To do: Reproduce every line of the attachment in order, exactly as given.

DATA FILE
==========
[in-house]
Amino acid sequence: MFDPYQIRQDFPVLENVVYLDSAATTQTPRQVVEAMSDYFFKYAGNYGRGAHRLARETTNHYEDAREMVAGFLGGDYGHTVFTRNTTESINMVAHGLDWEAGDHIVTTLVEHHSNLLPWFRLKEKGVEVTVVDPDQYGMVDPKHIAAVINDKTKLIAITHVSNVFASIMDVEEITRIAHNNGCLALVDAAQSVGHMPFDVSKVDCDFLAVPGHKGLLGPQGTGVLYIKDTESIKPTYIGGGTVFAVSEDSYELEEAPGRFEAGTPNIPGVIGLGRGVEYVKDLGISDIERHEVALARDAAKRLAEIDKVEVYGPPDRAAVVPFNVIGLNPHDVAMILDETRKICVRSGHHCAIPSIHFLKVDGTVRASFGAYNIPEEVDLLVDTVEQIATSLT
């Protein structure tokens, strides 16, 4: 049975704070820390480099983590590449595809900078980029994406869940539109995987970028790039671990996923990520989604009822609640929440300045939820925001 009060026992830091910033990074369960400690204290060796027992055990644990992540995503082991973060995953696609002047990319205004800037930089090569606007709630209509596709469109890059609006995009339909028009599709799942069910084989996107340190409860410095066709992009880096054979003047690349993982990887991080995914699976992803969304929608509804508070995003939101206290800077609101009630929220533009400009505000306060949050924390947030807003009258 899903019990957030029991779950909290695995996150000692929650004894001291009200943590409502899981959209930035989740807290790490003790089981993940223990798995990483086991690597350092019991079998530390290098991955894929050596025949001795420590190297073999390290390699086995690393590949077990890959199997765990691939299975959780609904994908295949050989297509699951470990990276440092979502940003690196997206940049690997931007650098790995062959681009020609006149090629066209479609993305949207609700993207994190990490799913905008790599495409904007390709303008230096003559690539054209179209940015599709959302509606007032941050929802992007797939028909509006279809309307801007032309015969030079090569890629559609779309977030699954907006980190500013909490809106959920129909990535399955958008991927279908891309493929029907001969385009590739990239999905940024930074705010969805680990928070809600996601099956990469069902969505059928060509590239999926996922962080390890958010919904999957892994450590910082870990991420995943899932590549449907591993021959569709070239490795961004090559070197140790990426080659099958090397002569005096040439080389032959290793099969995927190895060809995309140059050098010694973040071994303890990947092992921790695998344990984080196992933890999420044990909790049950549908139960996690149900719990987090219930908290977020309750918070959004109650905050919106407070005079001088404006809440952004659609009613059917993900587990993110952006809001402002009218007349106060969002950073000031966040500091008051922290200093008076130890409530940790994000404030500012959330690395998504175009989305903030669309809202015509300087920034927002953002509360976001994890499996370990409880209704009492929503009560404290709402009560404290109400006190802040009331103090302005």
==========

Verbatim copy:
[in-house]
Amino acid sequence: MFDPYQIRQDFPVLENVVYLDSAATTQTPRQVVEAMSDYFFKYAGNYGRGAHRLARETTNHYEDAREMVAGFLGGDYGHTVFTRNTTESINMVAHGLDWEAGDHIVTTLVEHHSNLLPWFRLKEKGVEVTVVDPDQYGMVDPKHIAAVINDKTKLIAITHVSNVFASIMDVEEITRIAHNNGCLALVDAAQSVGHMPFDVSKVDCDFLAVPGHKGLLGPQGTGVLYIKDTESIKPTYIGGGTVFAVSEDSYELEEAPGRFEAGTPNIPGVIGLGRGVEYVKDLGISDIERHEVALARDAAKRLAEIDKVEVYGPPDRAAVVPFNVIGLNPHDVAMILDETRKICVRSGHHCAIPSIHFLKVDGTVRASFGAYNIPEEVDLLVDTVEQIATSLT
């Protein structure tokens, strides 16, 4: 049975704070820390480099983590590449595809900078980029994406869940539109995987970028790039671990996923990520989604009822609640929440300045939820925001 009060026992830091910033990074369960400690204290060796027992055990644990992540995503082991973060995953696609002047990319205004800037930089090569606007709630209509596709469109890059609006995009339909028009599709799942069910084989996107340190409860410095066709992009880096054979003047690349993982990887991080995914699976992803969304929608509804508070995003939101206290800077609101009630929220533009400009505000306060949050924390947030807003009258 899903019990957030029991779950909290695995996150000692929650004894001291009200943590409502899981959209930035989740807290790490003790089981993940223990798995990483086991690597350092019991079998530390290098991955894929050596025949001795420590190297073999390290390699086995690393590949077990890959199997765990691939299975959780609904994908295949050989297509699951470990990276440092979502940003690196997206940049690997931007650098790995062959681009020609006149090629066209479609993305949207609700993207994190990490799913905008790599495409904007390709303008230096003559690539054209179209940015599709959302509606007032941050929802992007797939028909509006279809309307801007032309015969030079090569890629559609779309977030699954907006980190500013909490809106959920129909990535399955958008991927279908891309493929029907001969385009590739990239999905940024930074705010969805680990928070809600996601099956990469069902969505059928060509590239999926996922962080390890958010919904999957892994450590910082870990991420995943899932590549449907591993021959569709070239490795961004090559070197140790990426080659099958090397002569005096040439080389032959290793099969995927190895060809995309140059050098010694973040071994303890990947092992921790695998344990984080196992933890999420044990909790049950549908139960996690149900719990987090219930908290977020309750918070959004109650905050919106407070005079001088404006809440952004659609009613059917993900587990993110952006809001402002009218007349106060969002950073000031966040500091008051922290200093008076130890409530940790994000404030500012959330690395998504175009989305903030669309809202015509300087920034927002953002509360976001994890499996370990409880209704009492929503009560404290709402009560404290109400006190802040009331103090302005």